With World Environment Day being celebrated this week (June 5), we thought it worthwhile to share a piece with you about talking to young children about climate change*.
Explaining climate change to young children
Conversations about climate change can be difficult for young minds to grasp, and difficult concepts paired with distressing content can lead a child to feel overwhelmed. Conversations about these topics need to match the child’s intellectual understanding as well as their emotional capacity, both of which are still under development. It is important to first attend to and reduce any distress the child is showing, before providing the facts. The information will just get ‘lost’ if a child is upset or worried.
Try to teach kids about climate change by matching the content of answers to their age and level of understanding. Try to speak in an honest but tempered way to ensure they are getting accurate information, while avoiding sharing unnecessary information that could leave them anxious or distressed. Also try not to omit information, as this can lead to them filling in the blanks, and often, our minds do this by jumping to worse conclusions than reality.
Finding a balance
When children have learned about a natural disaster, whether or not this event is a result of climate change, it can be challenging to find the right balance between providing honest, age appropriate information, and helping them to manage their fear and anxiety.
Let your kids lead the conversation and try to think about these events from their perspective. What might distress our adult mind, can be downright terrifying to little minds that don’t have concepts of distance or time yet. Kids are still learning all about their emotions, let alone what to do when they feel strong emotions like fear, anger or despair. Kids easily become confused about the facts and the extent of the threat, and their developing minds are not yet able to engage in abstract thought, so they tend to interpret things quite literally. While the flood might be over 2,500km away, in their mind it’s about to be in their backyard and they are scared what might happen to them, to you and their home.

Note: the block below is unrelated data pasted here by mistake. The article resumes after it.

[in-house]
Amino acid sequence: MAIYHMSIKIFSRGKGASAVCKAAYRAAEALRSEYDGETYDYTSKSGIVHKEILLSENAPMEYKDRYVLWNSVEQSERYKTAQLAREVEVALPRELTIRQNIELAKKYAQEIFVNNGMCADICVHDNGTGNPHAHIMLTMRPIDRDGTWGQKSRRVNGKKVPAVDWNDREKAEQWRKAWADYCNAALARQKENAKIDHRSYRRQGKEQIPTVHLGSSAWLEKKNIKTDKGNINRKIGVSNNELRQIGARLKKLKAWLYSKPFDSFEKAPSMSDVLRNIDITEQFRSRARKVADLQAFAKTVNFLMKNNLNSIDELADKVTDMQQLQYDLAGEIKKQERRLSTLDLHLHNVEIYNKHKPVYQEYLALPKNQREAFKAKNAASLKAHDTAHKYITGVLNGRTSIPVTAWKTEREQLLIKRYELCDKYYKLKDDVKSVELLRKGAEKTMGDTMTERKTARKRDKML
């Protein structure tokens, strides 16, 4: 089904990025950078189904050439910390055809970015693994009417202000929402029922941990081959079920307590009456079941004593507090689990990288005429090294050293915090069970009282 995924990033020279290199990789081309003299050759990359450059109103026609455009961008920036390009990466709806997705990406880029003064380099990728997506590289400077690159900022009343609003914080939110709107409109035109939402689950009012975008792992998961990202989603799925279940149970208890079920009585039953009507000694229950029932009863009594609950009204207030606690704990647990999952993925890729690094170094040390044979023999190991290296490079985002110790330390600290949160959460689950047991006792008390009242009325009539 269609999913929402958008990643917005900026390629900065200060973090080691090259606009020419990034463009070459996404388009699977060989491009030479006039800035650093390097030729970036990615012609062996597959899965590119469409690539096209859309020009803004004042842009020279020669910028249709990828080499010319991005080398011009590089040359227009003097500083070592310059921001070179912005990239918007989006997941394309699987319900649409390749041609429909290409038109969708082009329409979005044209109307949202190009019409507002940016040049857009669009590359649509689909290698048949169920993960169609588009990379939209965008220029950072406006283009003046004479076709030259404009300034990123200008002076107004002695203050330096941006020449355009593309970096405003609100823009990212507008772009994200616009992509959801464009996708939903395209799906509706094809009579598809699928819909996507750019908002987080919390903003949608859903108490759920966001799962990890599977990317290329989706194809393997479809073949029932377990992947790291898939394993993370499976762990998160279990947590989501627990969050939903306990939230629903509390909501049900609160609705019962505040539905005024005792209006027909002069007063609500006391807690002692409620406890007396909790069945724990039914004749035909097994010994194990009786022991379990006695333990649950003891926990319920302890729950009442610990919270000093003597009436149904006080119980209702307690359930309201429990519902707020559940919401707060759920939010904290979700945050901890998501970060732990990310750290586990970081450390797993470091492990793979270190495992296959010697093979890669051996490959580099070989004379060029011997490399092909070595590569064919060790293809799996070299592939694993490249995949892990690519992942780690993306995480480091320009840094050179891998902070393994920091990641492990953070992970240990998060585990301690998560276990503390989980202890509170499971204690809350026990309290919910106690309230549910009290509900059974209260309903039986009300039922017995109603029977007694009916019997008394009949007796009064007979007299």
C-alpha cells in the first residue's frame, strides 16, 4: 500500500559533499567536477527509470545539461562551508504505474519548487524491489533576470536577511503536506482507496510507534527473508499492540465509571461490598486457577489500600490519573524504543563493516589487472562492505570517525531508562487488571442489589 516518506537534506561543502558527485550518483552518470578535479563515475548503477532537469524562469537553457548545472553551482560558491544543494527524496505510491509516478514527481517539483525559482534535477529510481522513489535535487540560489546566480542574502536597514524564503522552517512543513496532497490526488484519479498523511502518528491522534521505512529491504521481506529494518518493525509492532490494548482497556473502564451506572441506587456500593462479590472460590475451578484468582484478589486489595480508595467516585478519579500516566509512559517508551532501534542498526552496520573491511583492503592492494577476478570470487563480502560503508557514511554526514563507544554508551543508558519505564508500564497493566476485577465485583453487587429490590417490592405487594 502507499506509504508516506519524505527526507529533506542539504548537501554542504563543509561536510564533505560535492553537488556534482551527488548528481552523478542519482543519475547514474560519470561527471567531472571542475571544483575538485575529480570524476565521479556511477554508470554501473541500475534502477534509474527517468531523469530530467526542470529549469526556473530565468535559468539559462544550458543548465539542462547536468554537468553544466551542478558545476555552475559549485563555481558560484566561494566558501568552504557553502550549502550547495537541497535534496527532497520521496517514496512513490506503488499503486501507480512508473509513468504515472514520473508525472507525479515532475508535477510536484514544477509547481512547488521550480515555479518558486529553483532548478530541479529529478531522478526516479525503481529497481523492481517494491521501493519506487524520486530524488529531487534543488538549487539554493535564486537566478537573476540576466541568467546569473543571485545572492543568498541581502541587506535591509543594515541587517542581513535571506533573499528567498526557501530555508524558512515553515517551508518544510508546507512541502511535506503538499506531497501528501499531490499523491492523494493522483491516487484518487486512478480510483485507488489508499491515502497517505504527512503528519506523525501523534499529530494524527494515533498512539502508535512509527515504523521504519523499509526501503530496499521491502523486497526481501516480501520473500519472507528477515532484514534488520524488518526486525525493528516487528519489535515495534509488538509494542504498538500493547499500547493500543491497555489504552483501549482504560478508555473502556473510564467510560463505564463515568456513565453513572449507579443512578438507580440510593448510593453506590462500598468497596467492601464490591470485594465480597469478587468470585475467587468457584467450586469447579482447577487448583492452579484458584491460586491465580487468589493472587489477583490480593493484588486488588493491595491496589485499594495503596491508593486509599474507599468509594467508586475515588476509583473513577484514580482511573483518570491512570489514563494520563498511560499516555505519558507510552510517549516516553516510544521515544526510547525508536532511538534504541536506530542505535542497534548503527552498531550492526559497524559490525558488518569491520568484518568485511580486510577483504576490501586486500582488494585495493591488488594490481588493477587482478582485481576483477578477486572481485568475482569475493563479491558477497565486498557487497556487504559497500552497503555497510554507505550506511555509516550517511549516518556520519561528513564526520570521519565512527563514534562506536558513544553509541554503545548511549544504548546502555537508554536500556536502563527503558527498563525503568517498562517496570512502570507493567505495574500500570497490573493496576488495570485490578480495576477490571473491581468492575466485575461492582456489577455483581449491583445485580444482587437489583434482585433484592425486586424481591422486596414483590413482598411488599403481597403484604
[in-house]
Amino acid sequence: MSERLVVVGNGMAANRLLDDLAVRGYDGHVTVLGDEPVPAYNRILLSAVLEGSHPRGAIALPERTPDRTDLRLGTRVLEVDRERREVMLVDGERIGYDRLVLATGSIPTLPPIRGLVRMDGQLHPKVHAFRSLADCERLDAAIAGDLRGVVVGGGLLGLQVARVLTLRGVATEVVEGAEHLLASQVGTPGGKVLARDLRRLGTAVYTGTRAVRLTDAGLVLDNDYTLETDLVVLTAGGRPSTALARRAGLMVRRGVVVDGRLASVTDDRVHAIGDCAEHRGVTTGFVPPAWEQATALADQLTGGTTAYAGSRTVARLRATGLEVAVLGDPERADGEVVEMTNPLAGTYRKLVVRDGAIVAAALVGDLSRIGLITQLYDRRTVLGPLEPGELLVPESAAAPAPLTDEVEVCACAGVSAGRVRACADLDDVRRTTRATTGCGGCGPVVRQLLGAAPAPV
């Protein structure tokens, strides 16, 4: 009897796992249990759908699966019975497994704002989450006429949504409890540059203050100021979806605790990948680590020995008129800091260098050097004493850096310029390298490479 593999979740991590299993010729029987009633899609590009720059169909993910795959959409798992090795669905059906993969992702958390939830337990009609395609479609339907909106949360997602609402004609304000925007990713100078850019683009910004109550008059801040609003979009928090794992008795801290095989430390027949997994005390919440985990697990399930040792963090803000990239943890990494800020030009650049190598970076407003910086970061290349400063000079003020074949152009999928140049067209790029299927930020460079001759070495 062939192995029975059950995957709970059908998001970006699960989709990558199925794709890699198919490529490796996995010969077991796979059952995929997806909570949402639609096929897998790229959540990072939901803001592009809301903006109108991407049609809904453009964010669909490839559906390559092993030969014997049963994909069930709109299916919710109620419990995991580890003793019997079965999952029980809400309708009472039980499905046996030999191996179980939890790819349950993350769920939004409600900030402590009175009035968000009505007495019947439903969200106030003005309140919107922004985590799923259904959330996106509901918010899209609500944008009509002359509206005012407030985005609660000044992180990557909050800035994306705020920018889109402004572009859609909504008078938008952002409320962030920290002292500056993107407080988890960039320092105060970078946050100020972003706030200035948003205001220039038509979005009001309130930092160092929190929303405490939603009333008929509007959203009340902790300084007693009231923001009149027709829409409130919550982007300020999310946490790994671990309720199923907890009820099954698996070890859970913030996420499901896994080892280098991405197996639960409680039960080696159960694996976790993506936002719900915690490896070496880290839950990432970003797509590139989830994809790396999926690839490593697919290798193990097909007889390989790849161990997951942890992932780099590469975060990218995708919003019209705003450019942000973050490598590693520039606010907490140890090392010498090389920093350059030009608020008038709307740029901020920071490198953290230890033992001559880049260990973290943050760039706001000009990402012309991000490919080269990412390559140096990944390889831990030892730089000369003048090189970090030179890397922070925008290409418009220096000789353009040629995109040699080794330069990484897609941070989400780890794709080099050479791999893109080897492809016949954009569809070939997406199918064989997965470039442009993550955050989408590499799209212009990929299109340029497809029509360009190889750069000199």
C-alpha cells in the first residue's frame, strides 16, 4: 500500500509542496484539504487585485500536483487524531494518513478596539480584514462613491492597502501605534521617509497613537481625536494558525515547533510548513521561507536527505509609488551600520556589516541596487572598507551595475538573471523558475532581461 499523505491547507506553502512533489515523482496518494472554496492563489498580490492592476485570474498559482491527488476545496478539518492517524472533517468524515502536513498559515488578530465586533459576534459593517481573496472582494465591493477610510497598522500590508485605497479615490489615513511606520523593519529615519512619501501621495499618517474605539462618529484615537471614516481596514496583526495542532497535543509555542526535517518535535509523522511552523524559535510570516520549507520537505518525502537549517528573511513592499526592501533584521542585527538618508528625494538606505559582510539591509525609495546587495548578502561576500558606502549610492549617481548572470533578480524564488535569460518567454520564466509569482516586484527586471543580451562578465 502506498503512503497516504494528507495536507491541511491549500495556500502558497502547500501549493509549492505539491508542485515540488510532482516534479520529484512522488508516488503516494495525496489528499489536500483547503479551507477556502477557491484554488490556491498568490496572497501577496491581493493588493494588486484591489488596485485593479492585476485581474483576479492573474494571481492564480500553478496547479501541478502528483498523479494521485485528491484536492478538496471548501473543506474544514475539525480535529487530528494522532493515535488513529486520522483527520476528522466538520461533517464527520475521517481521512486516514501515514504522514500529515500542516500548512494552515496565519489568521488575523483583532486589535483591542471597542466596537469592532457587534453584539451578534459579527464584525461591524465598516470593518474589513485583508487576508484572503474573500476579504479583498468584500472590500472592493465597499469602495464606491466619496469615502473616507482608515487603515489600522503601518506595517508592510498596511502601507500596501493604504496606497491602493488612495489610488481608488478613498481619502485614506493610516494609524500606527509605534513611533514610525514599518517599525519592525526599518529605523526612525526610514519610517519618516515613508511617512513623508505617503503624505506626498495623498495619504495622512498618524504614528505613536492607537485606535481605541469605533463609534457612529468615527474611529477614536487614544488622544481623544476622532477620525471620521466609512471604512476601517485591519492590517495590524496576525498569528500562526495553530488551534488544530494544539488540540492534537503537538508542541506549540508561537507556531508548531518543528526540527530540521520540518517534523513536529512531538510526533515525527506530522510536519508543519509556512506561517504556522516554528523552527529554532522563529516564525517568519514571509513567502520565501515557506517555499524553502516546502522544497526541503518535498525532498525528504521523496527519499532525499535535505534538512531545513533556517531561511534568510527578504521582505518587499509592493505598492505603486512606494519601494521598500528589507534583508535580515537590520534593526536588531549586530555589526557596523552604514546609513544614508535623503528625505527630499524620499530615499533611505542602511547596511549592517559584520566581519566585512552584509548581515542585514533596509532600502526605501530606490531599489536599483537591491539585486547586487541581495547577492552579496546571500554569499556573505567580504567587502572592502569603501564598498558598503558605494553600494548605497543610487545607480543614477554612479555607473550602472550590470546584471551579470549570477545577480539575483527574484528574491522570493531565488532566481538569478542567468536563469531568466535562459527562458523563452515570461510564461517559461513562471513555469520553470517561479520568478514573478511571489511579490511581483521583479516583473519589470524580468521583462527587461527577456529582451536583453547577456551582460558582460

It can be challenging, but it can be best not to watch the news with the kids around, especially if there has been a devastating event. When there has been a natural disaster your kids have learnt about, talk about it:
Address feelings first
Respond firstly to what you notice about how they are feeling, and say something like, “You seem pretty frightened about the bushfires.” Acknowledge their feelings as valid and be careful not to dismiss their concerns as trivial.
Reassure them of their safety. Let them know that they, their family and their friends are not at risk from the natural disaster.
Talk about the facts
When their distress has decreased, provide them with space to talk about how they feel and answer their questions about the event in a factual way. Let them guide the depth of the discussion, and gently and respectfully correct any misinformation or misunderstandings they might have.
Engaging young children to help them think about climate change
Look to help expand childrens’ understanding of things about the environment that are of interest to them. Things like where our electricity comes from can be very interesting to an enquiring young mind and can lead to conversation about fossil fuels and renewable energy, to pointing out solar panels and helping them understand wind turbines.
Instil hope. We need our kids to know that taking care of the environment and addressing climate change starts with all of us. We need our kids to know that they can be active participants in making a difference to the environment and that each act, no matter how big or small, all helps to make a positive difference.
As a psychologist, I know that little people watch everything we, as parents do. Setting a good example ourselves, sets up ‘behavioural habits’ in our kids that will serve them and our planet well.
Engaging kids in lifelong habits to look after the environment
Try to be conscious consumers. Ride bikes or scoot to school whenever possible, have waste free lunches, use canvas bags when shopping, compost food scraps, recycle what and when you can. Buy food locally and with minimal packaging. Turn lights off. Let the sun dry your clothes, not the dryer.
Talk to your kids about why it is important to be conscious consumers. These conversations don’t have to be long, but are more effective as brief comments woven into your everyday conversations. But over time, the information your kids learn will begin to hang together and they will develop their own understanding of why it is important to look after the environment and what they can do.
*Excepts from this piece were originally written for and published in Issue 9 of Lunch Lady https://shop.hellolunchlady.com.au/collections/frontpage/products/issue-9?variant=4870168117285